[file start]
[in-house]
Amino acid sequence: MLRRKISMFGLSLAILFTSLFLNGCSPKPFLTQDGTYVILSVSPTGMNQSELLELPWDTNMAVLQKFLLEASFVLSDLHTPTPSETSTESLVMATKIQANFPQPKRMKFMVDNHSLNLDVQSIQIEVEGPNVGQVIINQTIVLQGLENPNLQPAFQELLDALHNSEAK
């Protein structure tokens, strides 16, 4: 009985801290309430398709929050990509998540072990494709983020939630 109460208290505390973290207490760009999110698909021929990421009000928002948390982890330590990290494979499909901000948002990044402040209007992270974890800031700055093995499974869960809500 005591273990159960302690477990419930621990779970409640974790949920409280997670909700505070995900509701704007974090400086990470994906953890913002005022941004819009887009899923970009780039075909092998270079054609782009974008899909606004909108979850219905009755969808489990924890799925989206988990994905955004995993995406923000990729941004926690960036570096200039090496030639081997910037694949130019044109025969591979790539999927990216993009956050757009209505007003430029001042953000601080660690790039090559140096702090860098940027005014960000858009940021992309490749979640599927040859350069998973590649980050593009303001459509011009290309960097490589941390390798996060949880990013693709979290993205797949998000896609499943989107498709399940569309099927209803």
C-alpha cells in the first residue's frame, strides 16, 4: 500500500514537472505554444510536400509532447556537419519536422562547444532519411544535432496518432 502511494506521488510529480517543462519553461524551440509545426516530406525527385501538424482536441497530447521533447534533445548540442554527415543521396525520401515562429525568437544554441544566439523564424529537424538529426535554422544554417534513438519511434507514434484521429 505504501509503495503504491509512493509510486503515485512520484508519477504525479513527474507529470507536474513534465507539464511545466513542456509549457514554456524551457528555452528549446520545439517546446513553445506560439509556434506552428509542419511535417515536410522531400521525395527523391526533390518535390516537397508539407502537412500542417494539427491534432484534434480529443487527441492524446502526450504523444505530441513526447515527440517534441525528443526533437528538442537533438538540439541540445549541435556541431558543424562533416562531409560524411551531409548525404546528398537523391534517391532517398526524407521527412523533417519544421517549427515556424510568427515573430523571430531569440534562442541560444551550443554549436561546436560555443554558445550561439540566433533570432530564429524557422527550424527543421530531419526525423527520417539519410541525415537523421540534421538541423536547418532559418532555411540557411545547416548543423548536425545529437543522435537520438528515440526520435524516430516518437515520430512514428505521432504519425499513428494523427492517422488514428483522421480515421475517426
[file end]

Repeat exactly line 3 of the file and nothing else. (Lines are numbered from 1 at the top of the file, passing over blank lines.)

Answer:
């Protein structure tokens, strides 16, 4: 009985801290309430398709929050990509998540072990494709983020939630 109460208290505390973290207490760009999110698909021929990421009000928002948390982890330590990290494979499909901000948002990044402040209007992270974890800031700055093995499974869960809500 005591273990159960302690477990419930621990779970409640974790949920409280997670909700505070995900509701704007974090400086990470994906953890913002005022941004819009887009899923970009780039075909092998270079054609782009974008899909606004909108979850219905009755969808489990924890799925989206988990994905955004995993995406923000990729941004926690960036570096200039090496030639081997910037694949130019044109025969591979790539999927990216993009956050757009209505007003430029001042953000601080660690790039090559140096702090860098940027005014960000858009940021992309490749979640599927040859350069998973590649980050593009303001459509011009290309960097490589941390390798996060949880990013693709979290993205797949998000896609499943989107498709399940569309099927209803």